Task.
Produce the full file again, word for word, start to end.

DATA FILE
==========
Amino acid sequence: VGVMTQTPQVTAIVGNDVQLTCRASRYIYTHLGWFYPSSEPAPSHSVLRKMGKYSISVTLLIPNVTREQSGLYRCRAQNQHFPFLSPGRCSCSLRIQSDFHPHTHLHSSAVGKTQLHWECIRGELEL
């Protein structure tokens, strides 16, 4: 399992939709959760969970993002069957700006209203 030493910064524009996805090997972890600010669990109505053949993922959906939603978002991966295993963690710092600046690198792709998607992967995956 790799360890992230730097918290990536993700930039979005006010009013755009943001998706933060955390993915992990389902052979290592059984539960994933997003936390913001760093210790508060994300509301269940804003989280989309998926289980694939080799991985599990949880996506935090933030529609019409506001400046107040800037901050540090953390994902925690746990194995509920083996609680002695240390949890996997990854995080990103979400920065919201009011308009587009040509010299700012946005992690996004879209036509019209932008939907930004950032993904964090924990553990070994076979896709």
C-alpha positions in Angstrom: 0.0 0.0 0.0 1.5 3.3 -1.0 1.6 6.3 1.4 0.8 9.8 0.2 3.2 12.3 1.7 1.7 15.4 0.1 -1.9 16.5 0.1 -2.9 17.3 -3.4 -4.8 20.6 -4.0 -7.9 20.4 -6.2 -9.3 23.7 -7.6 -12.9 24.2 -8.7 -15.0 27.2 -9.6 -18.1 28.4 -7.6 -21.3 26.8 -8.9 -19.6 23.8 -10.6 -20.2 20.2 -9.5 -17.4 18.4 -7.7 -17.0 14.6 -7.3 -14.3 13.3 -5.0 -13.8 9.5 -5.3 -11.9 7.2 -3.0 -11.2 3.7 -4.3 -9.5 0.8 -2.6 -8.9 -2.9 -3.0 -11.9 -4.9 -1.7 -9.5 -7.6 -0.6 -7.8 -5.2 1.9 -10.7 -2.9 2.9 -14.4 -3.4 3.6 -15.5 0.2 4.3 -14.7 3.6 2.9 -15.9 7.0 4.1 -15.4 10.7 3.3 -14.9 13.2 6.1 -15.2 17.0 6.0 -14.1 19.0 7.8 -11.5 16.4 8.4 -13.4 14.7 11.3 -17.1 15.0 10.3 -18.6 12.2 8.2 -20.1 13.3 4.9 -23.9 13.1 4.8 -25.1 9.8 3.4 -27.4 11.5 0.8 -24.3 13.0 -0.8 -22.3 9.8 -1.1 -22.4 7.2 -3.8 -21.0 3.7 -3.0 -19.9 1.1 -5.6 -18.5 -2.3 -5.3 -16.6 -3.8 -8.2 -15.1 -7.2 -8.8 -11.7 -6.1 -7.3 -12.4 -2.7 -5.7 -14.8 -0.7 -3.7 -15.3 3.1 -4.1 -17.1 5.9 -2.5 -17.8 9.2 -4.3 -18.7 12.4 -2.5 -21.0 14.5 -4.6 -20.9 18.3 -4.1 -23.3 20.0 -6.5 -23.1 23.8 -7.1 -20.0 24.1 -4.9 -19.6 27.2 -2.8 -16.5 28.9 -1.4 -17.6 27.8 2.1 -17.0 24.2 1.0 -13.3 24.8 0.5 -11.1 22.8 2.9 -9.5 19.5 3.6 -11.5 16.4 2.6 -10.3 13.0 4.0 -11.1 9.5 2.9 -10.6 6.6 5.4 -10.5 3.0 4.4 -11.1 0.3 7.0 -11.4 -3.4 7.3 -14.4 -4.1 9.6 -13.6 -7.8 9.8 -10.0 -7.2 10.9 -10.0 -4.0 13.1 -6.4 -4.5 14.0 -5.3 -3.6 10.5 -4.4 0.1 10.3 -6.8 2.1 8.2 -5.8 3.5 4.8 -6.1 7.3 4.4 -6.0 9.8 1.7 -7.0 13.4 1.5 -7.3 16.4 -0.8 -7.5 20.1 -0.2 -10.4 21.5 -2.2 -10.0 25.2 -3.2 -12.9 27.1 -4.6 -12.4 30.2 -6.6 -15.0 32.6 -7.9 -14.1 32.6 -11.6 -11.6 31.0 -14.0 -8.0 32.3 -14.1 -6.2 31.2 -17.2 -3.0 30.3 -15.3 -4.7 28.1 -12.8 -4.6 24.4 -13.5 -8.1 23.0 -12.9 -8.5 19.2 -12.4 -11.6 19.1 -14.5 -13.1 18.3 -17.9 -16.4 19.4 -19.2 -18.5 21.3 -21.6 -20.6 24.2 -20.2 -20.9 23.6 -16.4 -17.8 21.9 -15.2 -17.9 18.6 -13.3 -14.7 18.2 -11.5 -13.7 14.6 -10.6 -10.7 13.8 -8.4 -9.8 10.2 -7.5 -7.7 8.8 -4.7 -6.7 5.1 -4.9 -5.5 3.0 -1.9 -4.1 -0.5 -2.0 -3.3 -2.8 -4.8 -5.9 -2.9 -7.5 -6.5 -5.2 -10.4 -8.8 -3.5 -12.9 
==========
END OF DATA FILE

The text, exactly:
Amino acid sequence: VGVMTQTPQVTAIVGNDVQLTCRASRYIYTHLGWFYPSSEPAPSHSVLRKMGKYSISVTLLIPNVTREQSGLYRCRAQNQHFPFLSPGRCSCSLRIQSDFHPHTHLHSSAVGKTQLHWECIRGELEL
């Protein structure tokens, strides 16, 4: 399992939709959760969970993002069957700006209203 030493910064524009996805090997972890600010669990109505053949993922959906939603978002991966295993963690710092600046690198792709998607992967995956 790799360890992230730097918290990536993700930039979005006010009013755009943001998706933060955390993915992990389902052979290592059984539960994933997003936390913001760093210790508060994300509301269940804003989280989309998926289980694939080799991985599990949880996506935090933030529609019409506001400046107040800037901050540090953390994902925690746990194995509920083996609680002695240390949890996997990854995080990103979400920065919201009011308009587009040509010299700012946005992690996004879209036509019209932008939907930004950032993904964090924990553990070994076979896709």
C-alpha positions in Angstrom: 0.0 0.0 0.0 1.5 3.3 -1.0 1.6 6.3 1.4 0.8 9.8 0.2 3.2 12.3 1.7 1.7 15.4 0.1 -1.9 16.5 0.1 -2.9 17.3 -3.4 -4.8 20.6 -4.0 -7.9 20.4 -6.2 -9.3 23.7 -7.6 -12.9 24.2 -8.7 -15.0 27.2 -9.6 -18.1 28.4 -7.6 -21.3 26.8 -8.9 -19.6 23.8 -10.6 -20.2 20.2 -9.5 -17.4 18.4 -7.7 -17.0 14.6 -7.3 -14.3 13.3 -5.0 -13.8 9.5 -5.3 -11.9 7.2 -3.0 -11.2 3.7 -4.3 -9.5 0.8 -2.6 -8.9 -2.9 -3.0 -11.9 -4.9 -1.7 -9.5 -7.6 -0.6 -7.8 -5.2 1.9 -10.7 -2.9 2.9 -14.4 -3.4 3.6 -15.5 0.2 4.3 -14.7 3.6 2.9 -15.9 7.0 4.1 -15.4 10.7 3.3 -14.9 13.2 6.1 -15.2 17.0 6.0 -14.1 19.0 7.8 -11.5 16.4 8.4 -13.4 14.7 11.3 -17.1 15.0 10.3 -18.6 12.2 8.2 -20.1 13.3 4.9 -23.9 13.1 4.8 -25.1 9.8 3.4 -27.4 11.5 0.8 -24.3 13.0 -0.8 -22.3 9.8 -1.1 -22.4 7.2 -3.8 -21.0 3.7 -3.0 -19.9 1.1 -5.6 -18.5 -2.3 -5.3 -16.6 -3.8 -8.2 -15.1 -7.2 -8.8 -11.7 -6.1 -7.3 -12.4 -2.7 -5.7 -14.8 -0.7 -3.7 -15.3 3.1 -4.1 -17.1 5.9 -2.5 -17.8 9.2 -4.3 -18.7 12.4 -2.5 -21.0 14.5 -4.6 -20.9 18.3 -4.1 -23.3 20.0 -6.5 -23.1 23.8 -7.1 -20.0 24.1 -4.9 -19.6 27.2 -2.8 -16.5 28.9 -1.4 -17.6 27.8 2.1 -17.0 24.2 1.0 -13.3 24.8 0.5 -11.1 22.8 2.9 -9.5 19.5 3.6 -11.5 16.4 2.6 -10.3 13.0 4.0 -11.1 9.5 2.9 -10.6 6.6 5.4 -10.5 3.0 4.4 -11.1 0.3 7.0 -11.4 -3.4 7.3 -14.4 -4.1 9.6 -13.6 -7.8 9.8 -10.0 -7.2 10.9 -10.0 -4.0 13.1 -6.4 -4.5 14.0 -5.3 -3.6 10.5 -4.4 0.1 10.3 -6.8 2.1 8.2 -5.8 3.5 4.8 -6.1 7.3 4.4 -6.0 9.8 1.7 -7.0 13.4 1.5 -7.3 16.4 -0.8 -7.5 20.1 -0.2 -10.4 21.5 -2.2 -10.0 25.2 -3.2 -12.9 27.1 -4.6 -12.4 30.2 -6.6 -15.0 32.6 -7.9 -14.1 32.6 -11.6 -11.6 31.0 -14.0 -8.0 32.3 -14.1 -6.2 31.2 -17.2 -3.0 30.3 -15.3 -4.7 28.1 -12.8 -4.6 24.4 -13.5 -8.1 23.0 -12.9 -8.5 19.2 -12.4 -11.6 19.1 -14.5 -13.1 18.3 -17.9 -16.4 19.4 -19.2 -18.5 21.3 -21.6 -20.6 24.2 -20.2 -20.9 23.6 -16.4 -17.8 21.9 -15.2 -17.9 18.6 -13.3 -14.7 18.2 -11.5 -13.7 14.6 -10.6 -10.7 13.8 -8.4 -9.8 10.2 -7.5 -7.7 8.8 -4.7 -6.7 5.1 -4.9 -5.5 3.0 -1.9 -4.1 -0.5 -2.0 -3.3 -2.8 -4.8 -5.9 -2.9 -7.5 -6.5 -5.2 -10.4 -8.8 -3.5 -12.9 